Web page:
BY ALLEN RABINOWITZ / AJT //
Over the course of an eight-year major league baseball career, native Atlantan Ron Blomberg had almost 1,500 plate appearances.
But on April 6, 1973, Blomberg’s first at bat in the season opener in Boston’s Fenway Park between his Yankees and the home town Red Sox propelled the “Boomer” into the record books.
It was not for a big hit – in fact he drew a base on balls against Luis Tiant – but rather for his announced position. With that appearance, the Druid Hills High School product became the first Designated Hitter (DH) ever to step up to the plate in a regular season big league game.
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“Even though I screwed up the game in 1973,” he says with a laugh, “I’m still proud of it. It’s great to be part of the history of the game of baseball.”
The DH was a controversial change, adopted by the American League before the season to boost offense by taking the bat out of the hands of weak-hitting pitchers. The team owners hoped this surge in run production would increase the average attendance of games in a pitching-strong era.
Batting sixth in the Bronx Bombers line-up, Blomberg almost was the second DH. But because the visiting New Yorkers batted first, Blomberg beat out Boston’s Orlando Cepeda for the honor of being the first DH.
Boomer made the most of the opportunity, his walk with the bases loaded driving in the first RBI by a DH. Although garnering a base hit in his second appearance, it was not enough – The BoSox beat their hated rivals 15-5.
“No one knew how it was going to play out,” remembers Blomberg four decades later. “In Spring training, we looked upon the DH as a one dimensional, part-time player – a glorified pinch hitter. To be honest, we didn’t think it would last 30 days. Everybody looked upon it as a joke, nobody thought 40 years later it would still be there. People don’t realize that the DH is the highest paid position player on the team.
“The DH was very controversial in 1973,” Blomberg continues. “It changed the whole outlook on the game of baseball. It changed the whole structure of it. Half the people love it and half the people hate it.mI speak in a lot of National League cities and a lot are for it, saying the N.L. is eventually going to have it. It gives you so many variables to use.”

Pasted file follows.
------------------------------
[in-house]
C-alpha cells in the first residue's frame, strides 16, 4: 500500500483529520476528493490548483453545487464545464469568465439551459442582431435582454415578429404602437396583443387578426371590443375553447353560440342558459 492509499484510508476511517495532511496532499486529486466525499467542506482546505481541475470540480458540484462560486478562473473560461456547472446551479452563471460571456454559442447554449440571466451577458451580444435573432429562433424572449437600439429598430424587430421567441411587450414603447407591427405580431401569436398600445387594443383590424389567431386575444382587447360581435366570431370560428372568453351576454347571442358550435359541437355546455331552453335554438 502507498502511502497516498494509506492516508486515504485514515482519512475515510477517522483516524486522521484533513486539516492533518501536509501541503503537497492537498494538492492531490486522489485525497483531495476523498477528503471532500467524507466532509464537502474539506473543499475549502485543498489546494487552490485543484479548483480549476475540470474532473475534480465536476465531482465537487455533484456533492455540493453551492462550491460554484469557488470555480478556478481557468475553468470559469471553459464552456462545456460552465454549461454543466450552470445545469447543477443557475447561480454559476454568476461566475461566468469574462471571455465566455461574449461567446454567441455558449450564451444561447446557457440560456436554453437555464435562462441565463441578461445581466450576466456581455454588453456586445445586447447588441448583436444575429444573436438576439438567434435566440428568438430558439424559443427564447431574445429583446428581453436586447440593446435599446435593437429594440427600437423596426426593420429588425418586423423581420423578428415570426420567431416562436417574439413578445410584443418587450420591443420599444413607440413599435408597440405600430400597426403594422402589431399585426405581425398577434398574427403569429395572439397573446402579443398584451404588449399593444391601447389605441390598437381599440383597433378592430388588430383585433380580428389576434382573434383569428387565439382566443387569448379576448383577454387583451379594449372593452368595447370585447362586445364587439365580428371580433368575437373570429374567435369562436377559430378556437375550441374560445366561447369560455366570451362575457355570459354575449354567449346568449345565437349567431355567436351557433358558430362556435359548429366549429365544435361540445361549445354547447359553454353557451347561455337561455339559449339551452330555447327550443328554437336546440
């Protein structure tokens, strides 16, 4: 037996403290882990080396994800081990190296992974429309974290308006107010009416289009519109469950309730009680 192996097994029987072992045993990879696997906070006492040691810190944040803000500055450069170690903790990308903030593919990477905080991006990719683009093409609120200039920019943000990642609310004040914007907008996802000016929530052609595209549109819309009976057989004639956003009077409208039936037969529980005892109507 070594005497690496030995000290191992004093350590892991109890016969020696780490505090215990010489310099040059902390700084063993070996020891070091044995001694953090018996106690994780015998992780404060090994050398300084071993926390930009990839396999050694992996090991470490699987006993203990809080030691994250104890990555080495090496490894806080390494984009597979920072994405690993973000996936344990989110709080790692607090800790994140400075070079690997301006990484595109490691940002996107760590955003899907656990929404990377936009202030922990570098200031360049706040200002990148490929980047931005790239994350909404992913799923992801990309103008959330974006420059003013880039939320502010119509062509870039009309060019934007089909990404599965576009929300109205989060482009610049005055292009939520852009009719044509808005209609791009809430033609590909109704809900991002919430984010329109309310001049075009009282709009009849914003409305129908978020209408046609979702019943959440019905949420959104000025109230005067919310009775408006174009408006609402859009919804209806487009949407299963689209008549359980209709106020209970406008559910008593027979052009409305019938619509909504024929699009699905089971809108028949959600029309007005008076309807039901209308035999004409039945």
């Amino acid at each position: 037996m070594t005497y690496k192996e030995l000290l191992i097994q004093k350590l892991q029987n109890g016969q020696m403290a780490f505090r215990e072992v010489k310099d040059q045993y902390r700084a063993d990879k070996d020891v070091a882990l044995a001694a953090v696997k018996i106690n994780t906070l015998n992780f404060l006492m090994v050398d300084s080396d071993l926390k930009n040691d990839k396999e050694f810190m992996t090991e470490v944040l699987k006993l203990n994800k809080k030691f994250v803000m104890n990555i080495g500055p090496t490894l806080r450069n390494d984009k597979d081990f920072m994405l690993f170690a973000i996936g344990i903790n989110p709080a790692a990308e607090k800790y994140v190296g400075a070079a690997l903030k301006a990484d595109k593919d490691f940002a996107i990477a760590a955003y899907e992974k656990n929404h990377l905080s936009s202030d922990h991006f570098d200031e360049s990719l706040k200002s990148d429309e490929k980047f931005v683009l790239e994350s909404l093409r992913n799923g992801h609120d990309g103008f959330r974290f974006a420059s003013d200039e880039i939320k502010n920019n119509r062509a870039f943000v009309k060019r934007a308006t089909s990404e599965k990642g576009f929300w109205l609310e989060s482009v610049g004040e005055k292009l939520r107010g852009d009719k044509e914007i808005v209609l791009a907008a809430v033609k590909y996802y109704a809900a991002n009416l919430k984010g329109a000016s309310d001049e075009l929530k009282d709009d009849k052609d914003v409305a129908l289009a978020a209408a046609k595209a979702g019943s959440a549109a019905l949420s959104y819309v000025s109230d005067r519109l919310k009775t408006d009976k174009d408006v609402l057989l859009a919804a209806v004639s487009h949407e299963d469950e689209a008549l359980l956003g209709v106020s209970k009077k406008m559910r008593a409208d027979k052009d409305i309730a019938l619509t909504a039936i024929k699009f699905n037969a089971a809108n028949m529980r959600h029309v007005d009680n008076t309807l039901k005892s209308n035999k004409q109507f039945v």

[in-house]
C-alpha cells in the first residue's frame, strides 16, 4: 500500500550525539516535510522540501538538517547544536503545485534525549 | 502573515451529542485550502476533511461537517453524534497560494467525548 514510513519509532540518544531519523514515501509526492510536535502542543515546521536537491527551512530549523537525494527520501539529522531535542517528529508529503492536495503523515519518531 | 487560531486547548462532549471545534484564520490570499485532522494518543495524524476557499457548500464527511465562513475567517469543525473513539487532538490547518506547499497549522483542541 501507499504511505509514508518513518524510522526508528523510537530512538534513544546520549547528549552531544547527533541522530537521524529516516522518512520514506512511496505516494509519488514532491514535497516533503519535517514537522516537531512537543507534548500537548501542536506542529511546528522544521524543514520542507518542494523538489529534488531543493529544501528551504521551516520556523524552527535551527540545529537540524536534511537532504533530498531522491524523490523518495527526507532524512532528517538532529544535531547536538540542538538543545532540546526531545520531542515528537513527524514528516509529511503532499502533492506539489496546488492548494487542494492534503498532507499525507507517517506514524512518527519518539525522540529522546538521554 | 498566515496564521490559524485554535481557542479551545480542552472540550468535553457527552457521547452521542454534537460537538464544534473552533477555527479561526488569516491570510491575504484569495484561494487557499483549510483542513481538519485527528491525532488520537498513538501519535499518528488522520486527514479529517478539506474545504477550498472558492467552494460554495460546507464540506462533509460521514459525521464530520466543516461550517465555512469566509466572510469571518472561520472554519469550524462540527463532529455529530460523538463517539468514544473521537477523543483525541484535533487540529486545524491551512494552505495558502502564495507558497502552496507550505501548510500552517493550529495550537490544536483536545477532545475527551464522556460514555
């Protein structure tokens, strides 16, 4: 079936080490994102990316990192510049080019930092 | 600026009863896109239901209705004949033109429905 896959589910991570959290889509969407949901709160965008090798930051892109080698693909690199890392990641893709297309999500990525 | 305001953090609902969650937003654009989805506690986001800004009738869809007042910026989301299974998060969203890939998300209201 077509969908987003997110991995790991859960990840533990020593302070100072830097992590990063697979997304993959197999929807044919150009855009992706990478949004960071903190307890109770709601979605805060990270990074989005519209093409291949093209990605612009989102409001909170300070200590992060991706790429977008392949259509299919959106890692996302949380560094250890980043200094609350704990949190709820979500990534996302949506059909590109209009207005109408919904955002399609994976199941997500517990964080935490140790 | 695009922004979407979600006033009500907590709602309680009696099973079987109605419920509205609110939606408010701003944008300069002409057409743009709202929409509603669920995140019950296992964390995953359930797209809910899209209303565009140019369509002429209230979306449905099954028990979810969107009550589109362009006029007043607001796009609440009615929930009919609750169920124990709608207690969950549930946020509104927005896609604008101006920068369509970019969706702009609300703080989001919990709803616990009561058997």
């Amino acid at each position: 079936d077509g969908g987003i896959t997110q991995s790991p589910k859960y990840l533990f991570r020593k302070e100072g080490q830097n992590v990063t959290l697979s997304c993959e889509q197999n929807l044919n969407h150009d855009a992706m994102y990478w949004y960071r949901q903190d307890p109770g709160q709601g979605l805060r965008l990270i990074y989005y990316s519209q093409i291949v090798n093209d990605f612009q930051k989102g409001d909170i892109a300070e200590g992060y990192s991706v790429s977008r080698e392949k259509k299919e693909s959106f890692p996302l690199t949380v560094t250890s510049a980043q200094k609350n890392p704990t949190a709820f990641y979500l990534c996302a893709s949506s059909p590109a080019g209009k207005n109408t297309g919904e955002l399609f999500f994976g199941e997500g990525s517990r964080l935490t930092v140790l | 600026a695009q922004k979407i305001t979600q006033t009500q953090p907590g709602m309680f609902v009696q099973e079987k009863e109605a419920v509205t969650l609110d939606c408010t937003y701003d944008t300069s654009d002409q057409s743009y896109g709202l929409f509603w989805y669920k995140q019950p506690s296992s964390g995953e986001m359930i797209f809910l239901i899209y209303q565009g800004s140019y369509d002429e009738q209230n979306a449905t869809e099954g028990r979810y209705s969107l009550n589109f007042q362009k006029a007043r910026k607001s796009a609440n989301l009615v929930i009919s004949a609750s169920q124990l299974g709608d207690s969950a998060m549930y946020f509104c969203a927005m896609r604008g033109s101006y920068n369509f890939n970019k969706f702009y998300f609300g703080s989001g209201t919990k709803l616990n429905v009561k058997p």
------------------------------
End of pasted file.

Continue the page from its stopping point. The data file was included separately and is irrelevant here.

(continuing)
Blomberg, who admits to “bleeding Yankee blue,” says that the Bronx Bombers were always his favorite major league team. He was excited when the Yankees drafted him as the first overall pick of the 1967 amateur draft.
“I was signed out of Druid Hills H.S. when I was 17,” he remembers. “I was called up at 21. I got very lucky. The Yankees were owned then by CBS and were not a very good team.”
In September, major league teams are allowed to expand their rosters from the 25 players normally carried. During this call-up period, many teams out of post-season contention bring promising youngsters up from the minor leagues to give them a chance to show their abilities in a major league setting.
Blomberg was such a call-up, and on Sept. 10, 1969 he heard legendary Yankee Stadium public address announcer Bob Shepard call his name. Blomberg took his place in the left-handed batter’s box against the defending World Champion Detroit Tigers.
Although the then-woebegone Yanks drew less than 20,000, the game was the nationally broadcast Game of the Week, so a much larger audience got to see Blomberg’s debut.
“It was the most incredible feeling in the world,” he remembers. “To a 21-year-old playing in the big stadium where Babe Ruth, Lou Gehrig, Joe DiMaggio, Mickey Mantle and Whitey Ford had played it was like going to heaven. That’s what I dreamed would happen and I was very, very lucky in my life to be able to reach my dream.”
Blomberg drew a walk in that at bat, but the outcome of the plate appearance was secondary to all he achieved at this point. “It was incredible,” he exclaims. “Drafted number one by the Yankees, go to the city with the largest Jewish population in the country and be accepted by the Jews up there. They took extremely good care of me. I was part of their family. From Day One, they took care of me and respected me. I’ve done so much for the New York Jewish population. I was very, very proud to be a Jew and playing in front of all these people. I had it made.”